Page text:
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LuxAI Develops At-Home Robot To Help Children With Autism

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Published on Thursday, 08 April 2021

Since LuxAI’s inception as a spin-off of SnT in 2016, their QTrobot has received international praise for its success in engaging with children who have autism. On Friday 2 April, World Autism Awareness Day, they announced their expansion into social robots for the home. 

For those with autism, adapting to change is not an easy process. Taking into consideration the COVID-19 pandemic, parents have had to take on the role of educators. The knock-on effect of this is a lack of specialised care to those who need it most, and an increase in anxiety levels for both parties – two impacts that are just scratching the surface of the challenges faced during this time. In fact, in a study looking at the impact of social isolation on children, including those with autism spectrum disorder (ASD), the majority of those with ASD reported negative emotion management, and higher average scores of anxiety in both the child and parents. It’s this consequence of the pandemic that has made LuxAI’s QTrobot for the Home a breakthrough for children with autism and their caregivers.

Announced last week, the QTrobot for Home enables children to receive a learning experience that – quite literally – speaks directly to them. Using techniques such as soft speech, as well as engaging facial expressions and body language, one study showed this resulted in children benefitting from a higher attention span, improved focus and reduced disruptive behaviour when working with the robot compared to a person.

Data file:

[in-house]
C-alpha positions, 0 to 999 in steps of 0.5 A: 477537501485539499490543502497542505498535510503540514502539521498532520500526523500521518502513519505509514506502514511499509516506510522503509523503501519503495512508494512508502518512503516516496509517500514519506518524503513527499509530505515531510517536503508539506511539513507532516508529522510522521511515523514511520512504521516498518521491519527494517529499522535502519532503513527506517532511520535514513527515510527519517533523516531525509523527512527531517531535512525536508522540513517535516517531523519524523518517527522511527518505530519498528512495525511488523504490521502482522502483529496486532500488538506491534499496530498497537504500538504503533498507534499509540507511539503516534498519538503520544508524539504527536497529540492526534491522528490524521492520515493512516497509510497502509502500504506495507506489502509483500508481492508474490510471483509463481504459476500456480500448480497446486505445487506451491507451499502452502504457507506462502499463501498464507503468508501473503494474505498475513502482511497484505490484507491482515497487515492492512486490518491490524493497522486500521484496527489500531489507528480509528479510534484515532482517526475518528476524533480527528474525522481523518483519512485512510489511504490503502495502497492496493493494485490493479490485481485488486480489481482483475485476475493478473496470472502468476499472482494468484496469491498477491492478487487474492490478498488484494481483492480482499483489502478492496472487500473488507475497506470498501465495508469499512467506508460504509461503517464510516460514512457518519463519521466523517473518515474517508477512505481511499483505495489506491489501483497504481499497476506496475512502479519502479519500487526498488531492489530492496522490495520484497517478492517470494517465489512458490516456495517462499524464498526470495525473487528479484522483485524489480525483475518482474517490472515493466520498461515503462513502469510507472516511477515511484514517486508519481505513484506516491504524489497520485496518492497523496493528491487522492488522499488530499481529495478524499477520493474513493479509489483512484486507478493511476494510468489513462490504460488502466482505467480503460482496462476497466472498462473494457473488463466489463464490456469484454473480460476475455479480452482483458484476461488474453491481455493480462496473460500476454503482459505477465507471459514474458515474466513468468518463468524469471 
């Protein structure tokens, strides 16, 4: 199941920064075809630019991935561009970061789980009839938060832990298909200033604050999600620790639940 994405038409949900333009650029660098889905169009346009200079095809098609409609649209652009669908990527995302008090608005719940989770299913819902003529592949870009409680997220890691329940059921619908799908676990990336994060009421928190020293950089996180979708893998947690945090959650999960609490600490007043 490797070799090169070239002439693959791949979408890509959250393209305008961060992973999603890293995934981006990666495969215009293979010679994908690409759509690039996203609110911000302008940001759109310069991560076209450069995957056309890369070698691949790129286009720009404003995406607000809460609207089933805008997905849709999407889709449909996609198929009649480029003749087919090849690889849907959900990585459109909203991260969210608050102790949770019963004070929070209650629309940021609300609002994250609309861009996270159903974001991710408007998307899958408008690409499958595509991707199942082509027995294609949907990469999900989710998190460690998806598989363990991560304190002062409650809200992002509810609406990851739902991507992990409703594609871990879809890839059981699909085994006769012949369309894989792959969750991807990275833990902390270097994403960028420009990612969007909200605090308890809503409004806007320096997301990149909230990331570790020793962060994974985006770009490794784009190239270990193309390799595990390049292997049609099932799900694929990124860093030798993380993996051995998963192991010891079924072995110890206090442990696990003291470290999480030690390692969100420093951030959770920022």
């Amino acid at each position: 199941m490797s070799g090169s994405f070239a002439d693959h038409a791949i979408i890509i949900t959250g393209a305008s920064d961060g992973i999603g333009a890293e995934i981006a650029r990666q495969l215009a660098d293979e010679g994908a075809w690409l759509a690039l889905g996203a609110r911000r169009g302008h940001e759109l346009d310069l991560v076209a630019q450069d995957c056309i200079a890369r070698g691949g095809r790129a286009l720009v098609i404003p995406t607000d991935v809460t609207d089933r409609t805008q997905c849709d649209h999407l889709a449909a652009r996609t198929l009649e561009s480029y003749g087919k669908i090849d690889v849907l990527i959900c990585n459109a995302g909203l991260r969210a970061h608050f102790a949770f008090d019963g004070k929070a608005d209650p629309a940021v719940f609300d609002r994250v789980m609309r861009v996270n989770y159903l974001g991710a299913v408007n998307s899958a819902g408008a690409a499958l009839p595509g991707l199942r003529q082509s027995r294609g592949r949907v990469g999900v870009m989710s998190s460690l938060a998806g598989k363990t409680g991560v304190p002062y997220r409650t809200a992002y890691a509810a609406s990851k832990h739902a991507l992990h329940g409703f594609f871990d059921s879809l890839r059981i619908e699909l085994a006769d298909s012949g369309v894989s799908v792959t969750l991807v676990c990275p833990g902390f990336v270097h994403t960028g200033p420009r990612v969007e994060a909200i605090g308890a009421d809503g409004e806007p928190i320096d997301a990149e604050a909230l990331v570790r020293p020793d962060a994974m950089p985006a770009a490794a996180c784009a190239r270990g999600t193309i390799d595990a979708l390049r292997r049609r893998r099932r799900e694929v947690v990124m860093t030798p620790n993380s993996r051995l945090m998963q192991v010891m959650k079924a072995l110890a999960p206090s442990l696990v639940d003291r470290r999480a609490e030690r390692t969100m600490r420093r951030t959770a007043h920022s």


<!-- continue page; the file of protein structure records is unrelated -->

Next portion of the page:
“It can be difficult for parents to know where to start with educating any child, but the challenge is greater when taking responsibility for special needs education,” says Aida Nazarikhorram, Co-Founder and CMO of LuxAI. “Children with autism are drawn to technology, because it’s consistent, predictable and non-judgemental. In the form of a robot, this helps children to generalise the skills they learn from interacting with the technology and transfer them to social situations,” she continues. 

“A simple wave to say hello may be something they’ve been trying to teach their child for a long time, but with the QTrobot they were able to learn it quickly. It’s truly amazing to hear the positive feedback from parents, as they frequently see a big difference in their child’s attention and motivation to work.” 

Up to now, the QTrobot was only available to healthcare professionals, in specialist autism centres or research organisations. While the original costs $10,000 US, the home version is $1,977 US with a €145 subscription fee per month to benefit from LuxAI’s support – including a monthly meeting with their special needs education team, to support parents using the device.  

So what exactly does it do? In short, everything its advanced predecessor can. It teaches children with autism how to process their own emotions, as well as recognising the emotions of others, how to improve their social skills and deal with teasing, and even supports early-stage development for children up to the age of 4. “We want children to be able to reach their maximum potential, and for this they may need a lot of hours of training,” Aida explains. “We will continually develop new content and materials, so that the QTrobot becomes more advanced as the child grows older, to support their education over several years.”